Our PMG District – our morning teachers, Elder Barney (on right) and Elder Lystrup

Of course, we had our evening language meetings wtih Kyle, our major Hungarian tutor.  His parents must be so proud of him.  He plays the piano, has a wonderful singing voice, has a darling personality, smart enough to be studying Civil Engineering – what’s not to love?  We sang hymns using the new Hungarian Hymnusz konyve (book), that his wife gave to him for his recent birthday!  He was beaming pretty broadly when Ron gave his biszonysag (testimony) tonight.  His wife recently got a job teaching fifth grade at the American Heritage school.  It is a private school, run by LDS members in a nearby town.

So we said goodbye to new friends as we parted tonight.  Most are leaving for their missions tomorrow or Monday.  Some we will see at the MTC Monday as we go through  an extra three days of specialized training for our various callings.

Our PMG District – afternoon teacher, Elder Wozniak

MTC – another day or so….

Our second day at the MTC was June 26 and the three couples, the Carpenters, the Cummings and the Felsteds were are all meeting in a small room with a chalkboard, two tables for us to sit around, a large computer screen in the corner and underneath, a computer set up on another table.  The Carpenters left for Hungary July 3 – so they were further along in their language preparation than us.  The Cummings had bought the Pimsleur language program and were studying that before they got into the MTC, so they seemed further ahead of us also.  And Elder Cummings had a couple of other languages under his belt.  We were feeling pretty inadequate studying along side them!

Our schedule was as follows:

8 AM to 10 AM – two hours of instruction by a returned missionary (RM) from Hungary, who is now a student at BYU and works at the MTC to earn some money.

10 AM to 11 AM – Personal study.  We went off to the computer lab and worked on a missionary computer program with letter sounds, words, phrases and other things – all in Magyar.  The missionary next to you could be doing the same thing in Spanish or another language.

11- 12 – Individual study with a “study buddy” – this is a volunteer RM, who loves the language and volunteered to come in for an hour to help us. We are supposed to direct them as to what we need and want to learn.  Once we only had one study buddy for one of the hours, we were all together in a Skype lesson with him – and we learned a lot from that session.

Noon – 1 PM – Lunch.  There were not many other senior missionaries this week, so we sort of stood out in the sea of white shirts and ties and youth in the huge cafeteria!  Salad bar, wraps, combo line, three other food lines.  BIG PRODUCTION feeding all those people.  Cost $4.20.

1 – 2 – Personal study time

2 – 3 – Study buddy time

3 – 5 – Time with Kyle Smith.  (He was our Skype tutor.) Very special young man.  He was a Branch President in one of his areas.  Civil Engineering student.  The Spirit is very strong with him and he always starts with prayer and has a spiritual thought before the lesson starts.  He also outlines his goals for the lesson.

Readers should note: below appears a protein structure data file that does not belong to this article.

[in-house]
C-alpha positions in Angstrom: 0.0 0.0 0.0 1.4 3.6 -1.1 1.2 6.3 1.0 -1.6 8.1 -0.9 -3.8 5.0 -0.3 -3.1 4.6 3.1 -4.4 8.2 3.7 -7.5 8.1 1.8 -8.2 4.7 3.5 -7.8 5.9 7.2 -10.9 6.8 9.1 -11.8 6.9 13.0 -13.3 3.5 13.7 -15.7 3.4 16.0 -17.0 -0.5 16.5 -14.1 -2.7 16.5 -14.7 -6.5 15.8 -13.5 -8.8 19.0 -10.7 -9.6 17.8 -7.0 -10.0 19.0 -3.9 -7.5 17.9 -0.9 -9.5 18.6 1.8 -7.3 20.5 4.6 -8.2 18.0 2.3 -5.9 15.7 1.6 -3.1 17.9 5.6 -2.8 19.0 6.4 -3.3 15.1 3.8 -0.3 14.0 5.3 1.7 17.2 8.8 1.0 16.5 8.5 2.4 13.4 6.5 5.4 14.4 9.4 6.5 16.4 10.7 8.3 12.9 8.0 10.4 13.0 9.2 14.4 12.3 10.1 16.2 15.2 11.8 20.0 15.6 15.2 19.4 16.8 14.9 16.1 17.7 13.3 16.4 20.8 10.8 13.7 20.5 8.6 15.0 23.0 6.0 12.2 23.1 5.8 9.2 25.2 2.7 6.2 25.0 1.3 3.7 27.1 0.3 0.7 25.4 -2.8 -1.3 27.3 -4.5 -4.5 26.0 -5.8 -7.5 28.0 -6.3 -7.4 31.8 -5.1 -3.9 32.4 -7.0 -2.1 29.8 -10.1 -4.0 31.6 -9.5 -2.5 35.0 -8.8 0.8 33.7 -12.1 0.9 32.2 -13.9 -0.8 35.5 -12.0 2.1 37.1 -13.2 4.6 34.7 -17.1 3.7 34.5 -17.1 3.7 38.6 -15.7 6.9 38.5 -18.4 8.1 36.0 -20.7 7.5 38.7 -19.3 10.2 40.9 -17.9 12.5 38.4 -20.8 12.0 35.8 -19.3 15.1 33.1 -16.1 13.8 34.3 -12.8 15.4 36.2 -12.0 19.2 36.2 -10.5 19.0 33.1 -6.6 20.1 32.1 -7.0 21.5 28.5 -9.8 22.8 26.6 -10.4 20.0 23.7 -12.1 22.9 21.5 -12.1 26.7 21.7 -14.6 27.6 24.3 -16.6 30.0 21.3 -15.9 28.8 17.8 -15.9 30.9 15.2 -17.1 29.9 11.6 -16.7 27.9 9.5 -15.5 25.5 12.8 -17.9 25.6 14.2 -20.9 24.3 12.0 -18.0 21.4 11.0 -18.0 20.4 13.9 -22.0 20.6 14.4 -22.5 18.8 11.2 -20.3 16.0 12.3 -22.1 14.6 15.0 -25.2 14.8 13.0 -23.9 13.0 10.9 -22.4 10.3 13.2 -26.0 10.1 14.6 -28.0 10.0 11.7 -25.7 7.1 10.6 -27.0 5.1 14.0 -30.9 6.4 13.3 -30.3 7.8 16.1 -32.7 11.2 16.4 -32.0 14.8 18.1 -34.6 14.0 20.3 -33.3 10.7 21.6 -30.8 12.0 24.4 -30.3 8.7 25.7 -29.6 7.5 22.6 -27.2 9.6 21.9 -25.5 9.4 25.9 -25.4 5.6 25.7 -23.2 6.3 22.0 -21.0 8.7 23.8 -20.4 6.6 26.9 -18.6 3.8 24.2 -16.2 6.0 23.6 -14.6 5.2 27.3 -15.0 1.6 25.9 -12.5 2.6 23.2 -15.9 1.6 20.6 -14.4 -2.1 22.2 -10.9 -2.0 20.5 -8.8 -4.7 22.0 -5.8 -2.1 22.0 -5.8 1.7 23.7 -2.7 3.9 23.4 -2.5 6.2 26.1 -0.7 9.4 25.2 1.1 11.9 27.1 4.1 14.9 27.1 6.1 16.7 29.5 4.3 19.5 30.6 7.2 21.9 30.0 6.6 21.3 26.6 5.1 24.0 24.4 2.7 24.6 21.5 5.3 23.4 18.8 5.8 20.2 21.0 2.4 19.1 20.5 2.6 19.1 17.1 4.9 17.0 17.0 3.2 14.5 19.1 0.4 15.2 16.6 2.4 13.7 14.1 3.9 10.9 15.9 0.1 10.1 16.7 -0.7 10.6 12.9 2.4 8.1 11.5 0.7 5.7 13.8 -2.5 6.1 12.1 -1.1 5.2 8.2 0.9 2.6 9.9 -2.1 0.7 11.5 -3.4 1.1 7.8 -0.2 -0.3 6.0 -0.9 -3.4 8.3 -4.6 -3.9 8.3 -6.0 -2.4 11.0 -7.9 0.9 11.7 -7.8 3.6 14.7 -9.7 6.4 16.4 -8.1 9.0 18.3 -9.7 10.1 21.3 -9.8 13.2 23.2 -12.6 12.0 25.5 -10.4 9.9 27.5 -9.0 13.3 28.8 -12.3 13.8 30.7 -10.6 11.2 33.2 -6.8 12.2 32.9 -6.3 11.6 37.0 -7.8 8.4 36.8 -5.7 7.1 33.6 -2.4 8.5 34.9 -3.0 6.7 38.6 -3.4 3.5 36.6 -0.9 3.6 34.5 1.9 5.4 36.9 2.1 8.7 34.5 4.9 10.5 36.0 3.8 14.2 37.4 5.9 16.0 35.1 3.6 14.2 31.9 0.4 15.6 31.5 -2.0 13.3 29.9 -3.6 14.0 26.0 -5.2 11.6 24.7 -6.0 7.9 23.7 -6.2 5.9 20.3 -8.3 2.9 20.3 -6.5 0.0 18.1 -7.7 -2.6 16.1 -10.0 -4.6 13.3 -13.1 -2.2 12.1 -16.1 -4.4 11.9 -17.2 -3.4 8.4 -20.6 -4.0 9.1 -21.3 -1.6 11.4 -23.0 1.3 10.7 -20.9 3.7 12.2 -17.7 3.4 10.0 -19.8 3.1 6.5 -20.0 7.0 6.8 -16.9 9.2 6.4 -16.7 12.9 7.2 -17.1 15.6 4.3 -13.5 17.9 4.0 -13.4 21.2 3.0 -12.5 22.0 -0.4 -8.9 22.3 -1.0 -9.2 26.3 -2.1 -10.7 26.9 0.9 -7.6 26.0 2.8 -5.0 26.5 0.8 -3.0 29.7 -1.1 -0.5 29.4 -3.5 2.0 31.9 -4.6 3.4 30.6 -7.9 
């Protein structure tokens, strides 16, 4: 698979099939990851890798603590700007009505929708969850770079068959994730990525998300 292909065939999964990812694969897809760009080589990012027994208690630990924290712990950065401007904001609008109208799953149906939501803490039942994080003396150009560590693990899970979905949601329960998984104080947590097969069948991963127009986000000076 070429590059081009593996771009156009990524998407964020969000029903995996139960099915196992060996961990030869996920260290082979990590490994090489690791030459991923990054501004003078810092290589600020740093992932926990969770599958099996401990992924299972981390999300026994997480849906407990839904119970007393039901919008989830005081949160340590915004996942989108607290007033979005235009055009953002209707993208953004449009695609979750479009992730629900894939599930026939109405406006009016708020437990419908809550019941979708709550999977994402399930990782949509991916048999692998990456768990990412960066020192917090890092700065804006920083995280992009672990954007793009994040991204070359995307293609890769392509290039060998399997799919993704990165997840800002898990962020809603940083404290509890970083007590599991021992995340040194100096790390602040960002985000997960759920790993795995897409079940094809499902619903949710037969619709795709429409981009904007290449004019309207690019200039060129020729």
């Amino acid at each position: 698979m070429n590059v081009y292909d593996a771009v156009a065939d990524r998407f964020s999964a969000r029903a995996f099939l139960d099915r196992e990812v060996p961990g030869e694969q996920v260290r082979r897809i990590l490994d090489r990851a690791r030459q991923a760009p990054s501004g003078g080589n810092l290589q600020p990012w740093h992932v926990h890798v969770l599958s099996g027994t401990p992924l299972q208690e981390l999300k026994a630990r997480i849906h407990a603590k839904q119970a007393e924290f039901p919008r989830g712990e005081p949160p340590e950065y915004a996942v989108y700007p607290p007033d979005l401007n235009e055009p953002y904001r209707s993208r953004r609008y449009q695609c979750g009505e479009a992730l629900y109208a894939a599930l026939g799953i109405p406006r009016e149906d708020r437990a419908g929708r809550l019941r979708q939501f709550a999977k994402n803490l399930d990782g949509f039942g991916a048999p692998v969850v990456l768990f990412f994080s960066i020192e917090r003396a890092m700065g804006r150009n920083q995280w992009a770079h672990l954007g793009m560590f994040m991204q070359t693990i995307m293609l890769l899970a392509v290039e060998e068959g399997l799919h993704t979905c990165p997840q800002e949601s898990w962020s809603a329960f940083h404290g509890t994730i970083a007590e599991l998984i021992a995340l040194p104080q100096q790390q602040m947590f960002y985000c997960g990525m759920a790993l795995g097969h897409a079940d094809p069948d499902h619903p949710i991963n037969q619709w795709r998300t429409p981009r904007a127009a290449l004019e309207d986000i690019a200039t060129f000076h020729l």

5 – 6 – Dinner

6 – 8 – Personal study

Today was a very special day because we were forewarned by Kyle to have our (very brief) testimonies memorized so we could give them to the 12 young elders who are going to Hungary in a few weeks.  We went downstairs to where they were studying and they were divided up so each couple were with 4 missionaries.  Then we bore our testimonies in Magyarul to them and they bore their testimonies to us.  VERY SPECIAL!  And then….. Kyle asked us to go outside and find some missionaries sitting on a bench – or walking along and ask them if they would listen to our testimonies.  Of course, they would not understand them, but hopefully they could feel the SPIRIT of the testimony.  Then they would bear their testimonies to us!  We did this to three sets of missionaries.  One girl was from Thailand and was learning English to be at the Temple Square in SLC.  So she bore her testimony to us in English!  Her partner was going to Italy.  I think this was the most spiritual day that we had so far.

To our friends:  I want you to think about 19-21 year old males and 21 year old females having this experience at the MTC.  If they are going foreign, they are there under a schedule similar to this for 3 months (12 weeks).  If going to English speaking missions,  they are only there a few weeks.  Then they serve for TWO YEARS, setting aside all worldly things (mostly).  When they come home they resume their studies, if going to college, or return to work.  They usually get married within a year or so.  Since we do not have a paid ministry, this not only trains them to be our future leaders, but they learn to rely on Christ, Our Savior and the Holy Spirit, as they search for those who are seeking the Gospel of Jesus Christ.  What a wonderful system!  What choice youth that are being raised up for these end times.

As I was going through my emails tonight, this was in my mailbox (Church publishes these Daily Gems and I subscribe to these postings).  It expresses my thoughts above.

“We have implanted in our souls a desire to be free. The Lord understood this when He granted us our mortal probation. With that freedom, however, comes accountability. We are instructed not to idle away our time nor bury our talents and not use them. We are expected to make our lives better through our own initiatives and efforts.”  —L. Tom Perry, “Youth of the Noble Birthright